Player banked games ... If you do this in a corp, you just about have to cut a deal with the house on blowback on your commission charge. I think it might be illegal, but I know they do it. They get special (banker's commission chips) in some places, so they can count on how much the banker pays in commission. I suspect that the house sometimes partners with the corp to keep the games in action.

Also, if it's dealt out of a shoe, make darned sure the shoe has a skirt on it.

Pai gow is tough to bank in some places. A lot of capping goes on in the fringe poker rooms.

It's kinda fun to watch another corp try and move in on an established corp.
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Old 02-02-2014, 06:03 PM   #72
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How do corporation owners prevent their employees banking the game from robbing them

Seems nearly impossible
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Old 02-04-2014, 07:09 AM   #73
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Re: California Player Banked Games -- How do they work ??

Quote:
Originally Posted by THAKID View Post
How do corporation owners prevent their employees banking the game from robbing them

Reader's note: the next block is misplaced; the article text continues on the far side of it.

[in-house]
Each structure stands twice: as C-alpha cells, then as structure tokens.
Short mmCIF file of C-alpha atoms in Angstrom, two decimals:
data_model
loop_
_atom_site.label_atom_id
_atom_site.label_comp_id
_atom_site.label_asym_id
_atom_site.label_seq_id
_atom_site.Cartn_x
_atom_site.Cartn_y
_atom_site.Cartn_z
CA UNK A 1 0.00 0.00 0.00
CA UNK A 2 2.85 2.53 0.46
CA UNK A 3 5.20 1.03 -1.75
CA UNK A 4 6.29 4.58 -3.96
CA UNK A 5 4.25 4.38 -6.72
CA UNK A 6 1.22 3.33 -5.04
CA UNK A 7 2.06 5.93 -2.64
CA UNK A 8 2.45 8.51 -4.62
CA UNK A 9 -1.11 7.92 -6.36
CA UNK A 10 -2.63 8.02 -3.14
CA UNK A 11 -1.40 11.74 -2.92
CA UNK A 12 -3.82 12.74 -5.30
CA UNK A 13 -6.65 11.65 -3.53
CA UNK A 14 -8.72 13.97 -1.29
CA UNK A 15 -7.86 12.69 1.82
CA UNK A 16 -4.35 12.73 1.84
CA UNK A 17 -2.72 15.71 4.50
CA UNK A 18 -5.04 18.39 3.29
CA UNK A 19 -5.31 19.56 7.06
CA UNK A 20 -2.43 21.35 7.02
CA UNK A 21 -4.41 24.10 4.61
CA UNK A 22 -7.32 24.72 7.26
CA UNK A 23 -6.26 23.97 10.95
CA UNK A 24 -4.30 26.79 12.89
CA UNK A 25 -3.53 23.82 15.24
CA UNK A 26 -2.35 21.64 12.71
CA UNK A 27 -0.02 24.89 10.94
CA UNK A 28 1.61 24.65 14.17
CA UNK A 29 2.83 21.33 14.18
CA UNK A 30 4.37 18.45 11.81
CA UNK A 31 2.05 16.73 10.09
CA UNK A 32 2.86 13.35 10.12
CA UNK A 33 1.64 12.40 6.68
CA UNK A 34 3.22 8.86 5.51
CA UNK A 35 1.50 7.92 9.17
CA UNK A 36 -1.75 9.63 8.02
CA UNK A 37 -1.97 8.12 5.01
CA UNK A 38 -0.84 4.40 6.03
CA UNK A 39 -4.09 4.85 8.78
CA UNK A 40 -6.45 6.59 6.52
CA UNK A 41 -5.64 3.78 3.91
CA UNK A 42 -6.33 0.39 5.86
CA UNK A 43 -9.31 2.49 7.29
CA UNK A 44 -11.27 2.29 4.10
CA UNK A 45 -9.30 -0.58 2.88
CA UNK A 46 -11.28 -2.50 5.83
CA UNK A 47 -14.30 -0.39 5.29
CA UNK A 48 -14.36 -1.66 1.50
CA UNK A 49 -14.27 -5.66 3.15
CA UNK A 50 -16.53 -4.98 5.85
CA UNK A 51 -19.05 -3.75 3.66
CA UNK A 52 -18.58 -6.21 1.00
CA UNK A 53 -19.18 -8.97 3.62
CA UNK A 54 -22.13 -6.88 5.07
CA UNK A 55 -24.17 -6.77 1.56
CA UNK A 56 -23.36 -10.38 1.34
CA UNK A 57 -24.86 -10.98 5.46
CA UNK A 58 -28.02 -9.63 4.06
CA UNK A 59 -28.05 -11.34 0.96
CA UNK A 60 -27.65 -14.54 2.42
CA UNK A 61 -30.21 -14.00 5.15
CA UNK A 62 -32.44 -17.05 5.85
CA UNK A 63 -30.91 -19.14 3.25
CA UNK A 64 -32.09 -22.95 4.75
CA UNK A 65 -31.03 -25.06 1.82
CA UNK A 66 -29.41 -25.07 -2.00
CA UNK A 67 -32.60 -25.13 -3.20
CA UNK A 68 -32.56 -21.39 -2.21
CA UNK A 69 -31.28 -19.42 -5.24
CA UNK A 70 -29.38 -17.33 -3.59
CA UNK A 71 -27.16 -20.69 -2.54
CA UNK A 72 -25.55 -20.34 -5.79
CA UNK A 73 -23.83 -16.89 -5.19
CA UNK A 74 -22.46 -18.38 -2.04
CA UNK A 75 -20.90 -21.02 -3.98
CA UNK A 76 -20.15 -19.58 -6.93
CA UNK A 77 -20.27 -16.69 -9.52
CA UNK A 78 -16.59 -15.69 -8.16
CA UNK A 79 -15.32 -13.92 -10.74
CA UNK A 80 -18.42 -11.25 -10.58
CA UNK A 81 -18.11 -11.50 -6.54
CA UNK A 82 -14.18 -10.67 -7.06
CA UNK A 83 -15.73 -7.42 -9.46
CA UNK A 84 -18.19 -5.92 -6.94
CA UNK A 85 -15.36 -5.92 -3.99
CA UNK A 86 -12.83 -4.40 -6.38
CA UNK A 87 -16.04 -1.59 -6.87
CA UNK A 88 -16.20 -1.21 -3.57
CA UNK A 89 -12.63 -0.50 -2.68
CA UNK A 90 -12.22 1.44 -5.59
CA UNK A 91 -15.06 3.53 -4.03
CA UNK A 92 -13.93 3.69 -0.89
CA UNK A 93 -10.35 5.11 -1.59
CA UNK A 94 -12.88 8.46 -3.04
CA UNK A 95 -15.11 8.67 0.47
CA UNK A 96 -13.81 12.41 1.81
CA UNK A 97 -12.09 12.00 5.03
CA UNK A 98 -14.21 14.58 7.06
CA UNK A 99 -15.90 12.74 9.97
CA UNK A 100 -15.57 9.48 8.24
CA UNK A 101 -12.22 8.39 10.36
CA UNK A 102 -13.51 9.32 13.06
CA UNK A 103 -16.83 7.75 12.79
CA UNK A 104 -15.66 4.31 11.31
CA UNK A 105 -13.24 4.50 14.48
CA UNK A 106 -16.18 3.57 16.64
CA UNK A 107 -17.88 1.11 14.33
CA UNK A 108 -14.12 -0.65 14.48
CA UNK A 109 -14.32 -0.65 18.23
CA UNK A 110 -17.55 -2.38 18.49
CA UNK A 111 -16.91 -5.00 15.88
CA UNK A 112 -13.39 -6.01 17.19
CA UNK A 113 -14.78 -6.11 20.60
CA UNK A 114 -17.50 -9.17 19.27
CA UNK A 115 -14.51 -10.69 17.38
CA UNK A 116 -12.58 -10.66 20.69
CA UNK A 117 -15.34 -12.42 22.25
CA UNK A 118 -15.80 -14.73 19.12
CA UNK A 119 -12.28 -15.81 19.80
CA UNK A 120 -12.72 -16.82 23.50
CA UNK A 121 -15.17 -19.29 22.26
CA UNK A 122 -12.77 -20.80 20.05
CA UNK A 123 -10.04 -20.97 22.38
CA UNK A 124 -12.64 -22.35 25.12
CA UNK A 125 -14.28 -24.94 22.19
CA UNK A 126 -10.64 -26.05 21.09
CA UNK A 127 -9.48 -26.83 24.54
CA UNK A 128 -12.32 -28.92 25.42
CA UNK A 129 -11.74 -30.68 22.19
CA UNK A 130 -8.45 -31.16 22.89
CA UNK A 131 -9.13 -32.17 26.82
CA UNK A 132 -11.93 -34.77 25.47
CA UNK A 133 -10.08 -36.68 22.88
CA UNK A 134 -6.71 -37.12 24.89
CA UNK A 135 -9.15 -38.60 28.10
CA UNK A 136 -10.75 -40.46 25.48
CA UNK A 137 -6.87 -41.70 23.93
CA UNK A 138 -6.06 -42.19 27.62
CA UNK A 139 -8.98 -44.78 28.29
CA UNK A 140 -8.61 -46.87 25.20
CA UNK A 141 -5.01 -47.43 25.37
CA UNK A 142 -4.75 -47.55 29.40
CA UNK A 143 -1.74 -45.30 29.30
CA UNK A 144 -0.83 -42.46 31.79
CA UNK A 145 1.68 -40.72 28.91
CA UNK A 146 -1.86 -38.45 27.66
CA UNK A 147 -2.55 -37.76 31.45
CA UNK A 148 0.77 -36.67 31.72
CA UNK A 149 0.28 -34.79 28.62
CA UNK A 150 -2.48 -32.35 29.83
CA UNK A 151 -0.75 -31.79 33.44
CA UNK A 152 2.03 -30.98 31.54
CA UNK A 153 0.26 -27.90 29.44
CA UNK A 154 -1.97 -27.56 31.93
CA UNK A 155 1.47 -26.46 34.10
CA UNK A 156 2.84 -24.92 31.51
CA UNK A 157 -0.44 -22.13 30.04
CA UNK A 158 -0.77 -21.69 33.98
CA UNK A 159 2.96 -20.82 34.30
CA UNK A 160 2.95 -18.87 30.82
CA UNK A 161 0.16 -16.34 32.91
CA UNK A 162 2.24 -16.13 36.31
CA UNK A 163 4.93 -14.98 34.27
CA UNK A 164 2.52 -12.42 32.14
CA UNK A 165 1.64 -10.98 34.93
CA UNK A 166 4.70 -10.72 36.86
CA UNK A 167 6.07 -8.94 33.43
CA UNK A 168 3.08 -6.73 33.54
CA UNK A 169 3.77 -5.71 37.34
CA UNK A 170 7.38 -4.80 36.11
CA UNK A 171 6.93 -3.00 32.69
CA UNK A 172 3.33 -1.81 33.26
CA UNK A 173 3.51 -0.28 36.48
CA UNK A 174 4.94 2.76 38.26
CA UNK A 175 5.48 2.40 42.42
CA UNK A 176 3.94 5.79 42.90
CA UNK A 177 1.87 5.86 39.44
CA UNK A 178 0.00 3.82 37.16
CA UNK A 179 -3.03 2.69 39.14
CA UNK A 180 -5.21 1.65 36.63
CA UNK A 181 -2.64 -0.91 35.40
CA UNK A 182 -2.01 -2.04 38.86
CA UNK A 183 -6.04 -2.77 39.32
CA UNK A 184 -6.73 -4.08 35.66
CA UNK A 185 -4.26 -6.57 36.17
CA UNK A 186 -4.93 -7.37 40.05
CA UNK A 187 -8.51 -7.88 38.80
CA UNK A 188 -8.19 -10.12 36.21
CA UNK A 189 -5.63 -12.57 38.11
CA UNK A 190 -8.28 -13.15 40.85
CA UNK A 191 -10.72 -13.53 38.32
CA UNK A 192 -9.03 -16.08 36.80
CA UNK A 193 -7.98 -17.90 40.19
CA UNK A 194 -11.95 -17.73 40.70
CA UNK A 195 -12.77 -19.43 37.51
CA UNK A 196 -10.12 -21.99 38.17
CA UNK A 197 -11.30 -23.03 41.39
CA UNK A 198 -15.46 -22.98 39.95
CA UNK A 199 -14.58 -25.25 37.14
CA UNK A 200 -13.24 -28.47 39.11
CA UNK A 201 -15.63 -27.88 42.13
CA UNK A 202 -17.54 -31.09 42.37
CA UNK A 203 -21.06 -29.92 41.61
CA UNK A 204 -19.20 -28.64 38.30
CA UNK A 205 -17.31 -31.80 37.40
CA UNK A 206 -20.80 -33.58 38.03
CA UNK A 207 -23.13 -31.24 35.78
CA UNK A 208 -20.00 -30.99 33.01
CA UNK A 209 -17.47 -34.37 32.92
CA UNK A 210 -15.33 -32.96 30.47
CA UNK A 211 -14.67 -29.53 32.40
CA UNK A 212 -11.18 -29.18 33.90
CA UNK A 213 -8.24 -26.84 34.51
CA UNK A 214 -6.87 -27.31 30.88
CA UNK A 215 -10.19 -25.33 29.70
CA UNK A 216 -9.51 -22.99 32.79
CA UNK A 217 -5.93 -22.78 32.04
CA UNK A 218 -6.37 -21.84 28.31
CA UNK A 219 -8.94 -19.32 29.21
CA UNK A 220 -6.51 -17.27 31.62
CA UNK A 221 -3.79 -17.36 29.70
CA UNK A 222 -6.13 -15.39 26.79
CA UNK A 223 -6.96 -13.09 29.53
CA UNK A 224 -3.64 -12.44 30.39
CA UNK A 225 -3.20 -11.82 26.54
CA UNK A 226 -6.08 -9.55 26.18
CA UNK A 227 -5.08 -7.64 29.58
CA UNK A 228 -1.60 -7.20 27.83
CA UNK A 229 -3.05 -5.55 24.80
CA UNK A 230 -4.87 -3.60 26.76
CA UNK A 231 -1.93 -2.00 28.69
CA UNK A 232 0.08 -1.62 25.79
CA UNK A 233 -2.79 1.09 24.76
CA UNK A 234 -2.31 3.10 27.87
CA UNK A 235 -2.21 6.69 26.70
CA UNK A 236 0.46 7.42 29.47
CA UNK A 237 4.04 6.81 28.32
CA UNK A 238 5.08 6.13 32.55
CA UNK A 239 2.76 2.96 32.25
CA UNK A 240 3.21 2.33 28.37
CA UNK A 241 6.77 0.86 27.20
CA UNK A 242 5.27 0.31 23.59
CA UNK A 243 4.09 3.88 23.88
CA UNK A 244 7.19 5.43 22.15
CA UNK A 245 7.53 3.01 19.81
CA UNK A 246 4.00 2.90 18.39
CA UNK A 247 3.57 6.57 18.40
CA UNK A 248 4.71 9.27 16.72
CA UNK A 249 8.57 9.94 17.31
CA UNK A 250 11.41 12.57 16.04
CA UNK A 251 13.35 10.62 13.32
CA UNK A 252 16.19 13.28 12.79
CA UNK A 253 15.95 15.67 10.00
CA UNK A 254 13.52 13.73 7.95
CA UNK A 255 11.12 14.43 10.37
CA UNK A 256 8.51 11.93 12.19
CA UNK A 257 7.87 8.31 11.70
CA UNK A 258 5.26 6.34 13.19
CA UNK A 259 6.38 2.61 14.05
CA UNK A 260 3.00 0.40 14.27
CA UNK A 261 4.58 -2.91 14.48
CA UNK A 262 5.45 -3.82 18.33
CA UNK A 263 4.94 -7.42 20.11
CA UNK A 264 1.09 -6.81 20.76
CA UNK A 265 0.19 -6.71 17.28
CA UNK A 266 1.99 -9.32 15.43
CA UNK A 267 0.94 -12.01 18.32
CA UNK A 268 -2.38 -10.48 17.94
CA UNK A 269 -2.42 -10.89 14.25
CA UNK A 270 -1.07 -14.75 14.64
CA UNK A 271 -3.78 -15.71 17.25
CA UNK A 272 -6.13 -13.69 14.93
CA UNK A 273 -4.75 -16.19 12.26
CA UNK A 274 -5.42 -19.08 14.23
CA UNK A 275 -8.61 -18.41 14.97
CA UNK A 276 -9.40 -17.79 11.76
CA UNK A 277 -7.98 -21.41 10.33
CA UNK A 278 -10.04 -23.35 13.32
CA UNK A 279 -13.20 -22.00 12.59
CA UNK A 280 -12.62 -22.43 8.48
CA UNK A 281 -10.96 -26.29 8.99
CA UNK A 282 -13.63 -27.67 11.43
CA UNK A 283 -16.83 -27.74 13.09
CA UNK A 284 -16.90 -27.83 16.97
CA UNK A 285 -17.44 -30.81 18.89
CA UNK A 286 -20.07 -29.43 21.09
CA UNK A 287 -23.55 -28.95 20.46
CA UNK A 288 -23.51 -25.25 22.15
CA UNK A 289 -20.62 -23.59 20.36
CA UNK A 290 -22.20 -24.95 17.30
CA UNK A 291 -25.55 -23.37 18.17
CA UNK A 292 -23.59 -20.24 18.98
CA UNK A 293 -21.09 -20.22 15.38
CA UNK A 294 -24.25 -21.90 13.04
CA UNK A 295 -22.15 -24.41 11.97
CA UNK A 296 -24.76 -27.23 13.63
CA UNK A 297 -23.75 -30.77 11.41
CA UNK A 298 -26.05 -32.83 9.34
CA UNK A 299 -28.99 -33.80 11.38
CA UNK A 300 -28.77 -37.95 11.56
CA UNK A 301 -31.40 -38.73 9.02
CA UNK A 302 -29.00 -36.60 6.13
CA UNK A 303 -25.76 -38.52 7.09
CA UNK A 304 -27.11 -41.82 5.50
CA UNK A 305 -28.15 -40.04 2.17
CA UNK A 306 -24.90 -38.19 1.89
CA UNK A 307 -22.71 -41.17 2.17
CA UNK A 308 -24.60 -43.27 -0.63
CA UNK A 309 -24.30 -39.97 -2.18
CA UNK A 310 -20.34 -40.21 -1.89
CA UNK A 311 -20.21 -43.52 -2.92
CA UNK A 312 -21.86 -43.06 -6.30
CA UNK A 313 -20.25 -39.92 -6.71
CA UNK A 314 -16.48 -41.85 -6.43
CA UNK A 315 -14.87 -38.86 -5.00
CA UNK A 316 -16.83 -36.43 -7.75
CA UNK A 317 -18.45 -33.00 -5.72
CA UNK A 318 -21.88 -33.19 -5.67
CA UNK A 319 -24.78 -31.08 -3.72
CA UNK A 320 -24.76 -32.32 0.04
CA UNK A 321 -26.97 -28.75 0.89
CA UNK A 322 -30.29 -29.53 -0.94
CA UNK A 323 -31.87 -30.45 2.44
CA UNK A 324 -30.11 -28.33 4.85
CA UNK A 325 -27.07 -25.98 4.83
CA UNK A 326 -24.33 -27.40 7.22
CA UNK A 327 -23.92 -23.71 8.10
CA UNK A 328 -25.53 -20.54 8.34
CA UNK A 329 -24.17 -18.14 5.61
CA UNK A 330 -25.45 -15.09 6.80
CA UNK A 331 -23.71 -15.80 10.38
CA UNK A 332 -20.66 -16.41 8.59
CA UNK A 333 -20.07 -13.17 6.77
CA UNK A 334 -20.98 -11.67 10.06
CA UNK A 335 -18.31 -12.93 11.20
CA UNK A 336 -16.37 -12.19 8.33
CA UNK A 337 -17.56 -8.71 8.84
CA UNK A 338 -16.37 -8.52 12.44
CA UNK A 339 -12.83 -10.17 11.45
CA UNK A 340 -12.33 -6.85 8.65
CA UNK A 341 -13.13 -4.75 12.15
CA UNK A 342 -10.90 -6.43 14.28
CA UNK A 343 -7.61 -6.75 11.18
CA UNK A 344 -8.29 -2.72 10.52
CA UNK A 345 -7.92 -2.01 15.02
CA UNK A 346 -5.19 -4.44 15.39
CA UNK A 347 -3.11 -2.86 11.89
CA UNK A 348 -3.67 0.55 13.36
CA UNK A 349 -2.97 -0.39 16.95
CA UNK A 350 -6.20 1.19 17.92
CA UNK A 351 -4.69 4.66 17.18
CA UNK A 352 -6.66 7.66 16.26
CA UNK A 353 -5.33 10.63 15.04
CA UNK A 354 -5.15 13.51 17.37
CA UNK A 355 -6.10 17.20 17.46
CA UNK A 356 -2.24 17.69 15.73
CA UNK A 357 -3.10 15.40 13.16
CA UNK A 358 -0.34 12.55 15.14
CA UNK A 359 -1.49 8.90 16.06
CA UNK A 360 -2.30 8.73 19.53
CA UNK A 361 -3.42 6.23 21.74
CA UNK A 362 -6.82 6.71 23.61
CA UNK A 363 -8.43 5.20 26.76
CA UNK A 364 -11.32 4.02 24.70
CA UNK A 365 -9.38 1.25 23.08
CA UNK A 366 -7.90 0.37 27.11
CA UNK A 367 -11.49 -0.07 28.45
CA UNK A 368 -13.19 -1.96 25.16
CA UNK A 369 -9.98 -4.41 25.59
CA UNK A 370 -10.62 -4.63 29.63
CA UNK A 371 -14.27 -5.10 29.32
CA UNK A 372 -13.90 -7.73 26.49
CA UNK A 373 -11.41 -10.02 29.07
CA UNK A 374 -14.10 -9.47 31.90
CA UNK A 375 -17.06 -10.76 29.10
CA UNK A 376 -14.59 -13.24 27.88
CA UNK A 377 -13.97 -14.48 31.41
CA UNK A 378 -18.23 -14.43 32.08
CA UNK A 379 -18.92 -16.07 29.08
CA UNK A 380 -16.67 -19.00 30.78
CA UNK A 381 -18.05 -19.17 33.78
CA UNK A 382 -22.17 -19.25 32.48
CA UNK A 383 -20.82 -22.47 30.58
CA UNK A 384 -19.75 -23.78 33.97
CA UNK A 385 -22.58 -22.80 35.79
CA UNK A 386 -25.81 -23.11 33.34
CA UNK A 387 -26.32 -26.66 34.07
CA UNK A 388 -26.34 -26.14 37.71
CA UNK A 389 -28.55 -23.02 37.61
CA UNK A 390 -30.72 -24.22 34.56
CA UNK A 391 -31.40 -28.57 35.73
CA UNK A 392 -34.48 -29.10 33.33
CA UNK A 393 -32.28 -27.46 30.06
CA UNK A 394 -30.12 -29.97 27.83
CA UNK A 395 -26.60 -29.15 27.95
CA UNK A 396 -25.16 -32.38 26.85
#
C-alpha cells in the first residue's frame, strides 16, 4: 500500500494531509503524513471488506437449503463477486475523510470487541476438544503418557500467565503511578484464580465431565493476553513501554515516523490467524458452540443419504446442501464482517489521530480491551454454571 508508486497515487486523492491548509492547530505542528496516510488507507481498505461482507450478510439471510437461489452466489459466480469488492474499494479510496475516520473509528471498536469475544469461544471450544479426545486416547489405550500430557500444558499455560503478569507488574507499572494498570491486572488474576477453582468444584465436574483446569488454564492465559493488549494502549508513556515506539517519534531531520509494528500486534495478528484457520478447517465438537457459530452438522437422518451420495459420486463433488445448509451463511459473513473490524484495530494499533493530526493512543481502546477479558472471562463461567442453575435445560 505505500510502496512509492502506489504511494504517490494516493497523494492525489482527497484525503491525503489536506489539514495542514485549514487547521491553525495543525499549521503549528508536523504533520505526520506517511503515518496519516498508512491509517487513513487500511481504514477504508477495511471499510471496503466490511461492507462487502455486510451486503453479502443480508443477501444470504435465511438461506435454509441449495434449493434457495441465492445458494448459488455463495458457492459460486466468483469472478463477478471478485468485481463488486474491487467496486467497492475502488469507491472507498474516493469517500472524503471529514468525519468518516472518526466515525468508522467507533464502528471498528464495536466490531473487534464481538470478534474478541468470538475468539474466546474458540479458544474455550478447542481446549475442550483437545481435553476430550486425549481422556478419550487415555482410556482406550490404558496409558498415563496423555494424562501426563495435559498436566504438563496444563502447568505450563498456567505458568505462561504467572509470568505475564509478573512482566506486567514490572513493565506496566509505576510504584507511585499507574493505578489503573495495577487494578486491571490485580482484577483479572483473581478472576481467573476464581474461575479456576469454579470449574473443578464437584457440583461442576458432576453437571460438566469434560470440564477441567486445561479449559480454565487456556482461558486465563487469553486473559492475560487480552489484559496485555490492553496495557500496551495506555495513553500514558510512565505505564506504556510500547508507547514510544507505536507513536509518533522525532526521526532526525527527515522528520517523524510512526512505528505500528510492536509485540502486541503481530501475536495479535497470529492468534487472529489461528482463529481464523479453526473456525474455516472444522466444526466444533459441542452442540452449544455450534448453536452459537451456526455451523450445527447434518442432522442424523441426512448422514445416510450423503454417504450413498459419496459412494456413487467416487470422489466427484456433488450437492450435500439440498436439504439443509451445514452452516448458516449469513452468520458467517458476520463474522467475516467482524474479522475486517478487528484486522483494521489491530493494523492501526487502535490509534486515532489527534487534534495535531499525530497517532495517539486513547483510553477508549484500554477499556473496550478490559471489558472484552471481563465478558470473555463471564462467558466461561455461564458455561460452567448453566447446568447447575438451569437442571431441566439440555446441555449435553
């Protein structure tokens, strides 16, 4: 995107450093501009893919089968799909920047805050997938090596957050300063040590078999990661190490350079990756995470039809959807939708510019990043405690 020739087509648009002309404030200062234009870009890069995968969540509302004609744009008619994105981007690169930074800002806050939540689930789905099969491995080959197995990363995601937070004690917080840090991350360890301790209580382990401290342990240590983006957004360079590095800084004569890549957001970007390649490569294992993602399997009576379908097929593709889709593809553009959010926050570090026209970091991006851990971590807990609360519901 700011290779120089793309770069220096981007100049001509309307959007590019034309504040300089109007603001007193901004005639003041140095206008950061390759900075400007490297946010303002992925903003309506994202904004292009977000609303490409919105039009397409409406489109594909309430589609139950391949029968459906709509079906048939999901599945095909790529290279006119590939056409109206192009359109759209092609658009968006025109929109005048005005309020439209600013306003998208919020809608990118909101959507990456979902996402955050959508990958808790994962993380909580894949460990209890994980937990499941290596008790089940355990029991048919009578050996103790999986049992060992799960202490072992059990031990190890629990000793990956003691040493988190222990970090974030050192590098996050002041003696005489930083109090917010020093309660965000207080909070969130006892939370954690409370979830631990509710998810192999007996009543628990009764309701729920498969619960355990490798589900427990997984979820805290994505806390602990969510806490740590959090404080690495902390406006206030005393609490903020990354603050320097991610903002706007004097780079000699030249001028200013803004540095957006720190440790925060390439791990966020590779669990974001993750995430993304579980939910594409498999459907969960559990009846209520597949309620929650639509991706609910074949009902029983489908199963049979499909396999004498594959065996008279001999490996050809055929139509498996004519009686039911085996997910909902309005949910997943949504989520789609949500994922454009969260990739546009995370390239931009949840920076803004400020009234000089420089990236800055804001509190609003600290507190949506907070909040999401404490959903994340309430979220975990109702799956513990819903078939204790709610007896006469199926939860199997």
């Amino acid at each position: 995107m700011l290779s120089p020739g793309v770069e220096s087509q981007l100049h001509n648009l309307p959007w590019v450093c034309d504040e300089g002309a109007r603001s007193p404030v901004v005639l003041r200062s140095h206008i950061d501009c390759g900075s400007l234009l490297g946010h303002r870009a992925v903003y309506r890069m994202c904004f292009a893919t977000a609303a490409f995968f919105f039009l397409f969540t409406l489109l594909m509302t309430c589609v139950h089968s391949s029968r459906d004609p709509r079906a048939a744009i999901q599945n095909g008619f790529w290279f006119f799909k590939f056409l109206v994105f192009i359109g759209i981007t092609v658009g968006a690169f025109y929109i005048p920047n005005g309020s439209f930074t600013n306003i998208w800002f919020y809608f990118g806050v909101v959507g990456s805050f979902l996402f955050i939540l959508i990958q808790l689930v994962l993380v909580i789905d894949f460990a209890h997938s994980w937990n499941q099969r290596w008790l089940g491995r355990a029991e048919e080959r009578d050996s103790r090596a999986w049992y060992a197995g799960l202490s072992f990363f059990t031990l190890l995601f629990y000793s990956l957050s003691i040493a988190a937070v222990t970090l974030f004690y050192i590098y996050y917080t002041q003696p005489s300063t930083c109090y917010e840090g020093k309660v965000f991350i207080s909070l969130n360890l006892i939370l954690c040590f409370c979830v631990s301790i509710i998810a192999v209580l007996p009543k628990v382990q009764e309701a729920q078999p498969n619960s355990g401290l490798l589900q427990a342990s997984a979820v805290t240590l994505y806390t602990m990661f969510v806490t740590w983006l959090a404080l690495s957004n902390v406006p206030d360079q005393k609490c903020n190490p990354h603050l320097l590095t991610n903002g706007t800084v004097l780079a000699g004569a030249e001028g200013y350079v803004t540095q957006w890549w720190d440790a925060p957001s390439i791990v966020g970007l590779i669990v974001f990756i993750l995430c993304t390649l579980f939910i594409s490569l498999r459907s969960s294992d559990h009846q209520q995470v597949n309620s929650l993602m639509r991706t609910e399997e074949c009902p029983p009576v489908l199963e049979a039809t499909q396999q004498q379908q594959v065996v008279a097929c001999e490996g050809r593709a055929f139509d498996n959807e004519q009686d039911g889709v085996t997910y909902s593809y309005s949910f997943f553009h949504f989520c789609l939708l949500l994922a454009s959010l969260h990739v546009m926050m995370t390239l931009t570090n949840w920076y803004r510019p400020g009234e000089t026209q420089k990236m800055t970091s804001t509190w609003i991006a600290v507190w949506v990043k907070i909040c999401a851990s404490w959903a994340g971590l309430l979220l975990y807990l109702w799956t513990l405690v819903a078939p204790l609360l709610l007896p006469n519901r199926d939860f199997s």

Seems nearly impossible
The threat of not only losing your job but going to jail for theft is enough of a natural deterrant usually. No different than how does a Mcds manager prevent their employees from taking $ from the register, or a casino preventing their dealers from stealing chips.
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Old 02-13-2014, 05:09 PM   #74
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Re: California Player Banked Games -- How do they work ??

It always seems like the bank and the card room are partners anyway, so I'm sure the casino watches it.
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Old 08-19-2014, 01:10 AM   #75
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Re: California Player Banked Games -- How do they work ??

Quote:
Originally Posted by nicetrades200303 View Post
True story, folks. All we could say was, “Holy crap, wow”!

Player: “I want to bank.”
Banker corp employee: “You need twenty thousand.”
Dealer: “You need twenty thousand to bank.”
Player: “Why do you need twenty thousand? How did you get twenty thousand? Is that in the rulebook somewhere?
Dealer: “You need to cover all bets and bonus bets.” (Player had $2200 in front; total bets on felt was $400; plus $5 bet on bonus; bonus had max potential payout of 200:1.)
Player: “Floor, floorman!”
Floorman: “Yes?”
Player: “Why do I need twenty thousand to bank?”